VWFE: Live-blogging 'Kidalicious: are kids and teenagers the future for virtual worlds?'

Virtual Reality

Ooh! Ooh! The good one we’ve all been looking forward to today. Alice Taylor, Commissioning Editor at Education at Channel 4, plus woman behind the brilliant Wonderland gamer blog, is on this panel, as is Michael Smith, the CEO and Founder of MindCandy, who are here today promoting Moshi Monsters.

Timo Soininen, CEO at Sulake and Habbo, Mark William Hansen from the Lego Universe, Mattias Mikshe, CEO of Stardoll and Marc Goodchild, Head of Interactive and On-Demand at BBC Children’s make up the rest of the panel, which is moderated by Adam Pasick, the Reuters Bureau Chief at Second Life.

Money made within games created for children is mentioned, and whether it’s worth adding a fiscal element to games. Someone on the panel argues that this is the first generation being hit with the wave of virtual games, and they’ll grow up accustomed to it. To them, this virtual world they inhabit is as real a world as the one they live in, so why shouldn’t they be able to buy and sell items within games, he argues.

Everyone within this space is allowing children to do so, and it’s important obviously for parents to be mindful of what their children are doing.

The debate over subscriptions vs free game-playing is raised, with the act of paying for a subscription being a huge hurdle for some young gamers.

Timo from Habbo begins to describe their business model, with Habbo coins being one of the sources of revenue for the company. In the US, in-game advertising is massive, and they hope to see some of that happen for they game.

The moderator, Adam, asks whether it’s possible kids might grow out of one specific virtual world, and move on to another one, as their tastes develop? Alice Taylor points out that kids have constantly been fickle, and someone else says that most young users have more than one active account with other worlds.

Obviously companies are wanting to keep their users loyal to them, however Timo from Habbo said they’ve seen many years since their first generation of users started playing, and unfortunately most of them have moved on, as they’ve grown out of the game. The average life-span of a Habbo gamer is about three months, he tells everyone.

“Role-playing is a part of growing up, a part of adolescence”, says Mikshe from Stardolls. They are all playing several games at once, as are they following several different TV shows at once and interested in other things.

Goodchild claims hopefully in the future, users won’t have to abandon one avatar in a game and start up another, hopefully they can use the same data to create the same avatar, only in a different game.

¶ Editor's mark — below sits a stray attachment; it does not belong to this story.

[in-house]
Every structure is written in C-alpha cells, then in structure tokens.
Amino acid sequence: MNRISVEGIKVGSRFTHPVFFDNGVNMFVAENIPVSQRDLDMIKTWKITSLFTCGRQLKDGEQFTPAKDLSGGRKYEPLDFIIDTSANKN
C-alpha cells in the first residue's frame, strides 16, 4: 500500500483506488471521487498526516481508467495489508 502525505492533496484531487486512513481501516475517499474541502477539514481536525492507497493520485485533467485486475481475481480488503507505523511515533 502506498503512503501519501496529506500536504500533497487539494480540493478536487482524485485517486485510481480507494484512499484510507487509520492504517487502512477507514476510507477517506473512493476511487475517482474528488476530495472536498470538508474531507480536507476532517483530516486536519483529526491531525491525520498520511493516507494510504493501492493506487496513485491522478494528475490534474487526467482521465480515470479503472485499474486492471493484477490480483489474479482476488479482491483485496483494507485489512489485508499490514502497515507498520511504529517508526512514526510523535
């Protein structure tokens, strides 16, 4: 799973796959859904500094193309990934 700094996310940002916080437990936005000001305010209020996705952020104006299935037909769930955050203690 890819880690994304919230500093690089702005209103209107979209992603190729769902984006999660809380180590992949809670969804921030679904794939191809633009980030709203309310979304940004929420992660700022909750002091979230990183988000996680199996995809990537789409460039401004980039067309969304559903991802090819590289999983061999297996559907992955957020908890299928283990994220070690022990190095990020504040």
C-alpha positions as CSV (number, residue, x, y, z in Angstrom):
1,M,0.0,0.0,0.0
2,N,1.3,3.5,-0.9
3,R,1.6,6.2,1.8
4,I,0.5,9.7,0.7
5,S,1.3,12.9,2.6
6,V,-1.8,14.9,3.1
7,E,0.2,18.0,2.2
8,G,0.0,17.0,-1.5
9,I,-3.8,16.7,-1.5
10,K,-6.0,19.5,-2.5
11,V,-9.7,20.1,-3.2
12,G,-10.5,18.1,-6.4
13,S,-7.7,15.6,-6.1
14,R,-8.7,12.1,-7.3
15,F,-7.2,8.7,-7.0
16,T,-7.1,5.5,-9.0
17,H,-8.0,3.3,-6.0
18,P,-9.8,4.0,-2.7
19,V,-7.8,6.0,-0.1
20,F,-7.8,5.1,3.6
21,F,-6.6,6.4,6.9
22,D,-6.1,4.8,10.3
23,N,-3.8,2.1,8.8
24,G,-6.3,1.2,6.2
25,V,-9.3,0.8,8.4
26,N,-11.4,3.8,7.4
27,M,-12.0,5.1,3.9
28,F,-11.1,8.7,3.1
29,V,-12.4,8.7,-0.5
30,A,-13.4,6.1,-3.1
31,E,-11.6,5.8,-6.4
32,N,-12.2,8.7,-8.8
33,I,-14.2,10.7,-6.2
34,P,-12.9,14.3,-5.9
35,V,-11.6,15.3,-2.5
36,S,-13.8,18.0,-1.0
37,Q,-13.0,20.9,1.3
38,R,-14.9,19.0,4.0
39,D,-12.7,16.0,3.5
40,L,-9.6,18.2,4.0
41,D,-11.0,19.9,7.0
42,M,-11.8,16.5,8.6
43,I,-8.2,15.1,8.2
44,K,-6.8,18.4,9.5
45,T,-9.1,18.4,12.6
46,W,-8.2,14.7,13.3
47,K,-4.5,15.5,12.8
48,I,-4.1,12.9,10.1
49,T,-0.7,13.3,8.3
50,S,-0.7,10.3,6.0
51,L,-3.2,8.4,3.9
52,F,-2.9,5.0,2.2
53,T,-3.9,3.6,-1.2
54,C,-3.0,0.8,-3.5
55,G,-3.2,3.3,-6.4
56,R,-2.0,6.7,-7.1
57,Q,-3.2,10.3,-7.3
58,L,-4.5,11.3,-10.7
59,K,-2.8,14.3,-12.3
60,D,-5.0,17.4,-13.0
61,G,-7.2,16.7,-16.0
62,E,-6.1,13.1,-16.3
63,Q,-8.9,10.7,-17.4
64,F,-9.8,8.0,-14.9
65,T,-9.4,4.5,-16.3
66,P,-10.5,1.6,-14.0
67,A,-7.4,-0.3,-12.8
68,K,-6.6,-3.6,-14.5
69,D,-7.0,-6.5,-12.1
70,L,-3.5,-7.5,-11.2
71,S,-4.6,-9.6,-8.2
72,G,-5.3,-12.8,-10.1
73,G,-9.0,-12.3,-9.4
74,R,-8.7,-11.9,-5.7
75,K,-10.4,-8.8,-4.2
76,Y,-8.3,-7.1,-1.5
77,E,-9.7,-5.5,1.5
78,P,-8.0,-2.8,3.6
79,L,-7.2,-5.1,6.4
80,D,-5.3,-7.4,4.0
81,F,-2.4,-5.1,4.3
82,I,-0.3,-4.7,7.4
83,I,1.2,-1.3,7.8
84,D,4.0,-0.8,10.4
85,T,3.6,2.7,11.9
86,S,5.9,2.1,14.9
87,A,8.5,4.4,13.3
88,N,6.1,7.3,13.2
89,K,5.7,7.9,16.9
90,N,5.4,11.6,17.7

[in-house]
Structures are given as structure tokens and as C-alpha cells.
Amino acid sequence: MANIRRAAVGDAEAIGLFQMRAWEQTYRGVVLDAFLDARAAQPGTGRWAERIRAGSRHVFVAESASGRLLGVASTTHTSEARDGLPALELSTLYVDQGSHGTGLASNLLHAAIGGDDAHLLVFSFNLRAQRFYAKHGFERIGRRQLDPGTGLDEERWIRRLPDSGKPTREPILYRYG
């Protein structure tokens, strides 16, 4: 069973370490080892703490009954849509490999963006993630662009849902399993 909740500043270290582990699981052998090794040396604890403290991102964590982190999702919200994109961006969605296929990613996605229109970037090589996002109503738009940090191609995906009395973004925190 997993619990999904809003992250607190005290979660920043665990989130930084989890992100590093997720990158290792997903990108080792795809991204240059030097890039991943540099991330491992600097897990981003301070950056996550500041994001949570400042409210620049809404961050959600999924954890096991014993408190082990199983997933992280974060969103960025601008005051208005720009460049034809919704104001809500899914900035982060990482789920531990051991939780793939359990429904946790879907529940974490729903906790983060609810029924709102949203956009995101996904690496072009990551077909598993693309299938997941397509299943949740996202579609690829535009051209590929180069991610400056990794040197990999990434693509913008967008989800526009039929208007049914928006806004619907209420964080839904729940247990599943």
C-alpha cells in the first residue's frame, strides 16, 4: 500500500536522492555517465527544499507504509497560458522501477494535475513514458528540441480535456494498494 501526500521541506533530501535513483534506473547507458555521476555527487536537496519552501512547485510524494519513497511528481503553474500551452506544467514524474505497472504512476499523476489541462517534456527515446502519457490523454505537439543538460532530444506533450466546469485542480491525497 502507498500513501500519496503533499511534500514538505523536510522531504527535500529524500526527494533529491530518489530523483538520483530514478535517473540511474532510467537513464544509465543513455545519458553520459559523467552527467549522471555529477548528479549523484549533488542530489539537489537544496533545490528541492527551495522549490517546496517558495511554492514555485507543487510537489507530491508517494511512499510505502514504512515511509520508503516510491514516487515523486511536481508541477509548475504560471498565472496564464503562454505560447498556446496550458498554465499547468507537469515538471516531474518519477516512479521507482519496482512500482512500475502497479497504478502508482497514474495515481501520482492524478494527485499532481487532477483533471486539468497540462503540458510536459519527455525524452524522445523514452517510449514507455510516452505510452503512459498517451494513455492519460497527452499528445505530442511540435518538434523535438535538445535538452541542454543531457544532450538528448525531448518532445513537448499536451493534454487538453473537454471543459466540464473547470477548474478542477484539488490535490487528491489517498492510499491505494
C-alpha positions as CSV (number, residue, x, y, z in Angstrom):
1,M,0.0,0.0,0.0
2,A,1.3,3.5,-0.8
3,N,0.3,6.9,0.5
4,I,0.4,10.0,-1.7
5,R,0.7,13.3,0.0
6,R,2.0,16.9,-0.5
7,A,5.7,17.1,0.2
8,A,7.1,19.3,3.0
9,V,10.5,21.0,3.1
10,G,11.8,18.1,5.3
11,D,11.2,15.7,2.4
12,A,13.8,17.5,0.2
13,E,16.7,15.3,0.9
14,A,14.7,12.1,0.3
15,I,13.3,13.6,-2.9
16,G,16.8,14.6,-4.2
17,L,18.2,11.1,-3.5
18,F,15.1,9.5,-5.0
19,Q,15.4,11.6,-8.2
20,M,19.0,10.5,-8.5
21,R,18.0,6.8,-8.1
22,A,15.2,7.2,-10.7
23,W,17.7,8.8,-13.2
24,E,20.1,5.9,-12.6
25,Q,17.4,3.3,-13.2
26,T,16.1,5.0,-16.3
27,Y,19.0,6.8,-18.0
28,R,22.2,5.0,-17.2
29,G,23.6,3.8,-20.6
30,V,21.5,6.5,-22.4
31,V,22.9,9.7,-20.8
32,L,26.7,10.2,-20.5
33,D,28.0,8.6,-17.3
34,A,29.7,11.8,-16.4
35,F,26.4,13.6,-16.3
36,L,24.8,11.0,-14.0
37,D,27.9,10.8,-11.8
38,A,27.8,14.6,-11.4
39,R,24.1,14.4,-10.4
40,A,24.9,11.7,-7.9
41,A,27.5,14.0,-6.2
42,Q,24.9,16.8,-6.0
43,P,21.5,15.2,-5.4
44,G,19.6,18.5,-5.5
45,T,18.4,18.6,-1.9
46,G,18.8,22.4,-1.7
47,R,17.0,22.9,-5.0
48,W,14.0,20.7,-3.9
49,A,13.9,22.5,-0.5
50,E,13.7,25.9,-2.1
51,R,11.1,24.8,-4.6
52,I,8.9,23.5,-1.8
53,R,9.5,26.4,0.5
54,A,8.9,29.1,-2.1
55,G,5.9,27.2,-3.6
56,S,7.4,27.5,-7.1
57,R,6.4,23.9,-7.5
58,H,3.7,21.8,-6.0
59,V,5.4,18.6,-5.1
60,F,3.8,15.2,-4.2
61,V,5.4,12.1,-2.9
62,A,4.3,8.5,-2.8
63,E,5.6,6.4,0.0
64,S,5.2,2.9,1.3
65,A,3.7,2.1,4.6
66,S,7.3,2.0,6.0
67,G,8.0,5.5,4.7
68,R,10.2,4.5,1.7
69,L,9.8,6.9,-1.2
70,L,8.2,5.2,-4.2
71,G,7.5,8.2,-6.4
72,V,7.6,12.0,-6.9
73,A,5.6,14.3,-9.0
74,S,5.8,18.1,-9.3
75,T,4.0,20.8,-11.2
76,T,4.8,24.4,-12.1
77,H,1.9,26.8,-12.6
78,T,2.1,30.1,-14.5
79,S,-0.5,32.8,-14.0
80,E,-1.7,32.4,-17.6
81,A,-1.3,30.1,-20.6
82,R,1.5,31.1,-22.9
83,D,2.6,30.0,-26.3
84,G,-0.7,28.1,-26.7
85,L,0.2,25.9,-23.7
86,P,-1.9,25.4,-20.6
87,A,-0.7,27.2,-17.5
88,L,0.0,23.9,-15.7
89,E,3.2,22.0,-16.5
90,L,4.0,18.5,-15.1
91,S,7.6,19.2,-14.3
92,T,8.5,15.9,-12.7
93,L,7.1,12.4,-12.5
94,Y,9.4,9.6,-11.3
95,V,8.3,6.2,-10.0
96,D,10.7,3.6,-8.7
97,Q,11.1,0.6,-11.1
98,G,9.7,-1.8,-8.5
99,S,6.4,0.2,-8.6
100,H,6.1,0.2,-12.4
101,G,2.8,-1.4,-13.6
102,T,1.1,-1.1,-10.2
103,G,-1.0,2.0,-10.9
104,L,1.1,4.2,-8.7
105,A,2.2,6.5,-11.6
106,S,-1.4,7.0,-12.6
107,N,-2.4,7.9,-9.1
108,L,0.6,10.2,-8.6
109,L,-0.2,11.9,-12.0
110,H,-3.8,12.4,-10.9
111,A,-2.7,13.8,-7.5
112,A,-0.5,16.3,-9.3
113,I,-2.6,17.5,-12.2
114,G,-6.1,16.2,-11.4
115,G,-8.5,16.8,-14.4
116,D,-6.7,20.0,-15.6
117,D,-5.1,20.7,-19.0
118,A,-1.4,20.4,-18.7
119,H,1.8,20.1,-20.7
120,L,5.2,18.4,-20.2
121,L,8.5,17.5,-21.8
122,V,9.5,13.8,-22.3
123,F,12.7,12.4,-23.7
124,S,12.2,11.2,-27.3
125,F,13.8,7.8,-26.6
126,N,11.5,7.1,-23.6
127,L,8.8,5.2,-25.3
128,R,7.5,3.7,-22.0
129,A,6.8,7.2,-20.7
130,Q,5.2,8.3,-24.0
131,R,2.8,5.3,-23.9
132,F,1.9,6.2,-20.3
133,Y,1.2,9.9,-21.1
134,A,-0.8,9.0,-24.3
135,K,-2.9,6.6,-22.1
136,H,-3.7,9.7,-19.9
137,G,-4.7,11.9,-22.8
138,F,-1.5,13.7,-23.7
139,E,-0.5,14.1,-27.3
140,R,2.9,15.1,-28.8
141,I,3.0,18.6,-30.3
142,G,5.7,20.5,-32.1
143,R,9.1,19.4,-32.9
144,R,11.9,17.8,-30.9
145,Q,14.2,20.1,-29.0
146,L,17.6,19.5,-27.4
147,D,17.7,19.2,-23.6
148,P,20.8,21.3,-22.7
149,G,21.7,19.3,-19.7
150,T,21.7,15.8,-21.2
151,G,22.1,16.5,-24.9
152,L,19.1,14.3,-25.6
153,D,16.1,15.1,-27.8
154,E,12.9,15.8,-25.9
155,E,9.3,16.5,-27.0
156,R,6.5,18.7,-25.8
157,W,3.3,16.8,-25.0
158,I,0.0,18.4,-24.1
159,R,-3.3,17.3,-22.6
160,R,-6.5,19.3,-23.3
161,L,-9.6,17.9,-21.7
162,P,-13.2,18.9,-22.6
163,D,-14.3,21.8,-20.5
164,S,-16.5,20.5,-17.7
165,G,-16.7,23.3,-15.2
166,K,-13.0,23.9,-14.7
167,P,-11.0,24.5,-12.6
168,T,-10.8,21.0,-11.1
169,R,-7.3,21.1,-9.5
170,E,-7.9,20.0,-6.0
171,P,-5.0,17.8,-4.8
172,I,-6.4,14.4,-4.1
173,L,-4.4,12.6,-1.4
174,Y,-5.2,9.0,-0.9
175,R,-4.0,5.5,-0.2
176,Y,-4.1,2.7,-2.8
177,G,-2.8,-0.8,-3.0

Security when kids are playing games online is increasingly important, with the onus being on the parents to monitor their kids’ usage. It’s also up to the individual company, says Mark William Hansen, from Lego, to provide for the children and ensure they can be adequately protected.

The gate is thrown open to the audience, with one man asking whether the first virtual world children play will ‘taint’ them for life, so they think that’s what virtual worlds are, without knowing WoW and other adult games. One member on the panel answers by saying it’s much the same as children playing Legend of Zelda, won’t they realise Halo 3 etc exist? Of course they will – and online gaming is much the same, especially with most gamers having more than one account with different worlds.

Our very own Editor, Stuart, asks about virtual worlds being constructed by toy manufacturers, whether kids of parents would wisen up to that? Someone on the panel claims that kids are more intelligent than their parents in this instance, and will be able to see straight through marketing spin, especially when other, more unbias games are on offer.

Every year, parents are getting more and more strict with their children, not allowing them outside their front door for fear of all the dangers lurking outside. Alice Taylor argues that allowing children to socialise online still gives them the playground playing, but in a safer environment. And when the only other option is watching TV in lax-parenting households, it’s a fair deal.

One question raised by an audience member is whether kids are playing adult virtual worlds, and whether they’re a form of competition to children-orientated games. Moshi Monsters chap, Michael Smith, says it’s more likely social networking sites, such as Bebo, are the true competitors to their users’ time.

Katherine Hannaford
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